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VOL. CLXXIV NO.65

FRIDAY, APRIL 21, 2017

HANOVER, NEW HAMPSHIRE

NH Supreme Court rules against Alpha Delta

RAIN HIGH 46 LOW 37

By ANTHONY ROBLES The Dartmouth Staff

PAULA KUTSCHERA/THE DARTMOUTH STAFF

SPORTS

TURF MANAGER MIKE WADE PAGE 8

OPINION

VERBUM ULTIMUM: A COLLEGE CONSTITUENCY PAGE 4

ARTS

BROVERTONES HOST SPRING SING

On April 11, the New Hampshire Supreme Court upheld a ruling against derecognized fraternity Alpha Delta in the case of Dartmouth Corporation of Alpha Delta v. Town of Hanover. The ruling concludes a lengthy legal battle between AD and the town and means AD cannot use its house on 9 East Wheelock Street as a student residence. The opinion reaffirmed the September 2015 decision of the Grafton County Superior Court in support of Hanover’s Zoning Board of Adjustment, which determined that using AD’s house as a student residence violated the town’s zoning ordinance. The

Derecognized fraternity Alpha Delta will not be able to house students in its 9 East Wheelock house.

Parking ticket revenue rises By JULIAN NATHAN

The Dartmouth Staff

A couple of weeks ago, Scotty Whitmore ’15 was surprised to find a parking ticket from Dartmouth Parking and Transportation Services addressed to his father in his mailbox. Whitmore visited campus

this past February but drove his father’s vehicle, which is not registered with the College. Whitmore guessed that officers might have traced the vehicle back to his father by inspecting the vehicle’s registration or license plate. Michael Baicker ’17, who has also been SEE PARKING PAGE 5

SEE AD PAGE 2

Trips applications increase

By MIKA JEHOON LEE The Dartmouth Staff

Wednesday evening, 282 trip leaders and 58 Croo members were accepted as volunteers for Dartmouth Outing Club First-Year Trips, according to Trips director Doug Phipps ’17 and associate director Apoorva Dixit ’17. Students were given the option to apply for both positions. The directorate received 632 Trip leader

applications, an increase from 493 in 2016, 575 in 2015 and 618 in 2014. Meanwhile, there were 179 applications submitted for Croo volunteers, compared to 144 in 2016, 154 in 2015 and 200 in 2014. D i x i t s a i d t h at t h e 21-member Trips directorate tried to encourage students to apply by individually contacting students, adding that the directorate was very intentional about reaching out to more than just their friends.

In addition, there were two outreach coordinators, one more than in previous years, to expand the directorate’s outreach efforts. Nitasha Kochar ’19 and Kristina Heggedal ’17 are this year’s outreach coordinators. Phipps said that the directorate also tried to reframe the message of why people should volunteer for trips. SEE TRIPS PAGE 3

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Geisel students receive research fellowships By PAULOMI RAO

The Dartmouth Staff

Two Geisel School of Medicine students will serve year-long research fellowships.TheDorisDukeInternational Clinical Research Fellowship to conduct research in South Africa represents a lifetime of interest in international travel and global health for Geisel student Lye-Yeng Wong Med’18. For Geisel

STAYING AFLOAT

student Fernando Vazquez Med’18, his participation in Medical Research Scholars Program through the National Institutes of Health will allow him to think about medicine in a broader sense and interact with other professionals. Wong is headed to South Africa this summer to research global health in an international setting, an important topic SEE GEISEL PAGE 5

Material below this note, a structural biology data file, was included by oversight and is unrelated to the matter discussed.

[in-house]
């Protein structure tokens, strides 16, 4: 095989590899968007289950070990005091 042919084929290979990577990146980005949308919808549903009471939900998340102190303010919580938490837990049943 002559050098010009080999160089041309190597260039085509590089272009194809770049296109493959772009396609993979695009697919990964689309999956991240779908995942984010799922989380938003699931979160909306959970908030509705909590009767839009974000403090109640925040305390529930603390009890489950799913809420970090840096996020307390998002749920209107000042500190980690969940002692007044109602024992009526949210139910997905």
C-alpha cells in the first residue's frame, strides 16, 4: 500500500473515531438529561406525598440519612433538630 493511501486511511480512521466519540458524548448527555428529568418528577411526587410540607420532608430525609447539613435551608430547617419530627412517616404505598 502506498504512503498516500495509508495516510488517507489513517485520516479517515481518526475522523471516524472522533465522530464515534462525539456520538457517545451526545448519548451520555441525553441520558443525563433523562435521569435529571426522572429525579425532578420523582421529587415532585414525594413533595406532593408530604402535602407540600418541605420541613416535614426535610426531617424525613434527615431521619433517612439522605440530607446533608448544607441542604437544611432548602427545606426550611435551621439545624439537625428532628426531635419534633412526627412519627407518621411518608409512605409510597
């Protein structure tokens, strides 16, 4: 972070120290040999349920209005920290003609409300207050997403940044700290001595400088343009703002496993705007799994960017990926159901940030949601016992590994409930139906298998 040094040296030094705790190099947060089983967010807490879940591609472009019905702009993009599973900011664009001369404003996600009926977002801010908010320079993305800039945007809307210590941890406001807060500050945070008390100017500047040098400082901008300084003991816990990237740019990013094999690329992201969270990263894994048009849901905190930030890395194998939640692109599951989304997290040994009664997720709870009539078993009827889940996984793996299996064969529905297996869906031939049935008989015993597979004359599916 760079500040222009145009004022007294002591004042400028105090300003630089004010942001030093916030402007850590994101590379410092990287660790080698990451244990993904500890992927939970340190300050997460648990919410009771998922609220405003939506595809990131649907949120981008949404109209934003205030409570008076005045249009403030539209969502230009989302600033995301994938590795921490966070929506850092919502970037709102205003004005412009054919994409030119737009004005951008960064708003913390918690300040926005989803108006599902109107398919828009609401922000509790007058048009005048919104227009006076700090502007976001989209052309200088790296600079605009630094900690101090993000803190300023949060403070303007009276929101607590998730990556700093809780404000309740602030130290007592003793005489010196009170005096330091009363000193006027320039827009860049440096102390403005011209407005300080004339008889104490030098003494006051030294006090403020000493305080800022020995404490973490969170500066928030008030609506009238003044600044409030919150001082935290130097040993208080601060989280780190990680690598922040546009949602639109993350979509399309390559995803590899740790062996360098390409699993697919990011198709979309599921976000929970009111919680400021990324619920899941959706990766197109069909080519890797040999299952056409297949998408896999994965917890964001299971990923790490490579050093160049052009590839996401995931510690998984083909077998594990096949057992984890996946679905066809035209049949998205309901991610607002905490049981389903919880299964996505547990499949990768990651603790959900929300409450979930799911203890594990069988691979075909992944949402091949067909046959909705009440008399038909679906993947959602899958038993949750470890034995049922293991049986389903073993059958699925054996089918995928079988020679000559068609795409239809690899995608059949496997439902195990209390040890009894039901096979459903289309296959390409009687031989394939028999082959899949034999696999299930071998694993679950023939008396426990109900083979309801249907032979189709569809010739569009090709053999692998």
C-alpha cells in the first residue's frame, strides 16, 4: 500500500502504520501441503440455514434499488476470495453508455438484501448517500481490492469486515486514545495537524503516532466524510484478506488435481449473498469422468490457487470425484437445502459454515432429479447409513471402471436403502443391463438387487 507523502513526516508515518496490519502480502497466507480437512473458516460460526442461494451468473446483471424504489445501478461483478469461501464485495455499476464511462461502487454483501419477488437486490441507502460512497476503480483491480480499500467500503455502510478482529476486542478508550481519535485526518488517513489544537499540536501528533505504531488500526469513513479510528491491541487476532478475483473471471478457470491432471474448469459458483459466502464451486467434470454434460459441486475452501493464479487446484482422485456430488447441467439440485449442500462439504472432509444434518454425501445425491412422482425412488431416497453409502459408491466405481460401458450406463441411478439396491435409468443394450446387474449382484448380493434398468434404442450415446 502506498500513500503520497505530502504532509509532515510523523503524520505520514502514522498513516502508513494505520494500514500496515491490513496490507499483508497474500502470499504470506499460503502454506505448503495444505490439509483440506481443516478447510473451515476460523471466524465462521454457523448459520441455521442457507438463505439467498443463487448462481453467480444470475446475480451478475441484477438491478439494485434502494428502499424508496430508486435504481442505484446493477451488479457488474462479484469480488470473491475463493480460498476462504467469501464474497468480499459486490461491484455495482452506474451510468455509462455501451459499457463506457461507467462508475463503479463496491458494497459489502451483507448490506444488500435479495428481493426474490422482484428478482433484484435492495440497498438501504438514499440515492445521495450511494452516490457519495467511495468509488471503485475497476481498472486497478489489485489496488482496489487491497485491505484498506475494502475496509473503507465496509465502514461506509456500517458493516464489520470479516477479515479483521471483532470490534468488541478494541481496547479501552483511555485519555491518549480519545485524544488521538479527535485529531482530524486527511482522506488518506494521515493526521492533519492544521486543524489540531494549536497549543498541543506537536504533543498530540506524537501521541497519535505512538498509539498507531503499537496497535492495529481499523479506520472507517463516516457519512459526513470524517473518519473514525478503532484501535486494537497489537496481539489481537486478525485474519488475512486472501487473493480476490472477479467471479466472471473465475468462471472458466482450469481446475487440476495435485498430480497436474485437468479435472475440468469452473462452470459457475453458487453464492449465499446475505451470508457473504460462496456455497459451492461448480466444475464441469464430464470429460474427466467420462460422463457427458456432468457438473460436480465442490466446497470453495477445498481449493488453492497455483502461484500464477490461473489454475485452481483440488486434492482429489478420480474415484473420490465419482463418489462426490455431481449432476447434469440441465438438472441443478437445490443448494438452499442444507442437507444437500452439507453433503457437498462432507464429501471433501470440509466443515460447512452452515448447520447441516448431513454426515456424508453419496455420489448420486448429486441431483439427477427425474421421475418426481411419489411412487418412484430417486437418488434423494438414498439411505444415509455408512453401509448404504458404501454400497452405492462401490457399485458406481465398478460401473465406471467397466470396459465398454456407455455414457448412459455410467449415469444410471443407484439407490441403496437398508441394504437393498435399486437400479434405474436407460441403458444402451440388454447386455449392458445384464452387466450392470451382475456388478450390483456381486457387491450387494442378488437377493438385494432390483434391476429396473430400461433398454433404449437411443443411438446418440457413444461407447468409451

LAUREN KIM/THE DARTMOUTH STAFF

Attendees watch the Reel Paddling Film Festival World Tour.


THE DARTMOUTH NEWS

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NH Supreme Court rules students cannot live in Alpha Delta’s house FROM AD PAGE 1

fire alarm was pulled and the fire department was subsequently barred zoning ordinance requires student from entering by the residents. “We worked with the trustees residencies to operate in conjunction with an institution, which in this case of Alpha Delta as a result of the experiences that summer to ensure is the College. “The Supreme Court appeal was that students were not living in the one avenue for us to clarify our zoning property starting in the fall of 2015,” status, but there are others that we Griffin said. “The trustees were are exploring, and our corporation very helpful in ensuring that that [did] not happen. maintains its By the time the intention for our fall term started, undergraduate “The Supreme Court the house had organization to appeal was one been completely return and make a avenue for us to vacated.” positive impact on Griffin added Dartmouth and clarify our zoning that aside from the community status, but there are some minor over time,” AD issues, such as the b o a r d c h a i r others that we are occasional usage Lionel Conacher exploring, and our of the house’s ’85 wrote in an parking lot and email statement. corporation maintains a few incidents in “While we don’t its intention for which someone agree with the our undergraduate entered the house, decision of the there have been Supreme Court, organization to return no significant we respect the and make a positive incidents on the judicial process property since it and will live with impact on Dartmouth was vacated. the decision.” and the community Following the Civil attorney over time.” appeals hearing Carolyn Cole, in June 2015, the who represented ZBA reaffirmed AD in the case, -LIONEL CONACHER its previous declined to decision and comment on the ’85, ALPHA DELTA issued a statement Supreme Court’s CHAIRPERSON rejecting AD’s decision because argument that she is representing the house was another fraternity that currently has a case pending in grandfathered, or exempt from the town’s zoning ordinance because the Superior Court. The College derecognized AD students had lived in the house before as a student organization in April the zoning ordinance was adopted. 2015 because of a “violation of the Additionally, the ZBA wrote that AD school’s standards of conduct” related did not sustain the burden of proving to allegations of branding. This its property fell under “nonconforming derecognition resulted in the College use,” which would have allowed the revoking the fraternity’s residential lawful use of the house as a student residence even without conforming status. According to the Supreme Court’s to the ordinance requirements. Had opinion, the town first notified AD it been able to do so, the house could on April 23, 2015 that continued use have been legally used as a student of the property violated town zoning residence despite its inability to ordinances and the town of Hanover conform to the town’s ordinance also told Alpha Delta that continued requirements. The board further rejected the occupancy of the property needed to “cease immediately.” The fraternity fraternity’s argument that it met appealed this decision to the ZBA on the town’s “in conjunction with” requirement, which would have April 29, 2015. Despite the order, Hanover town allowed for usage of the house in manager Julia Griffin said that conjunction with another institution the house remained occupied that besides the College on the basis that following summer. Griffin said that all residents of the house have been there were a couple of emergency and would be students of the College. AD subsequently requested a calls to the house during this period, including one instance when the rehearing with the ZBA, which was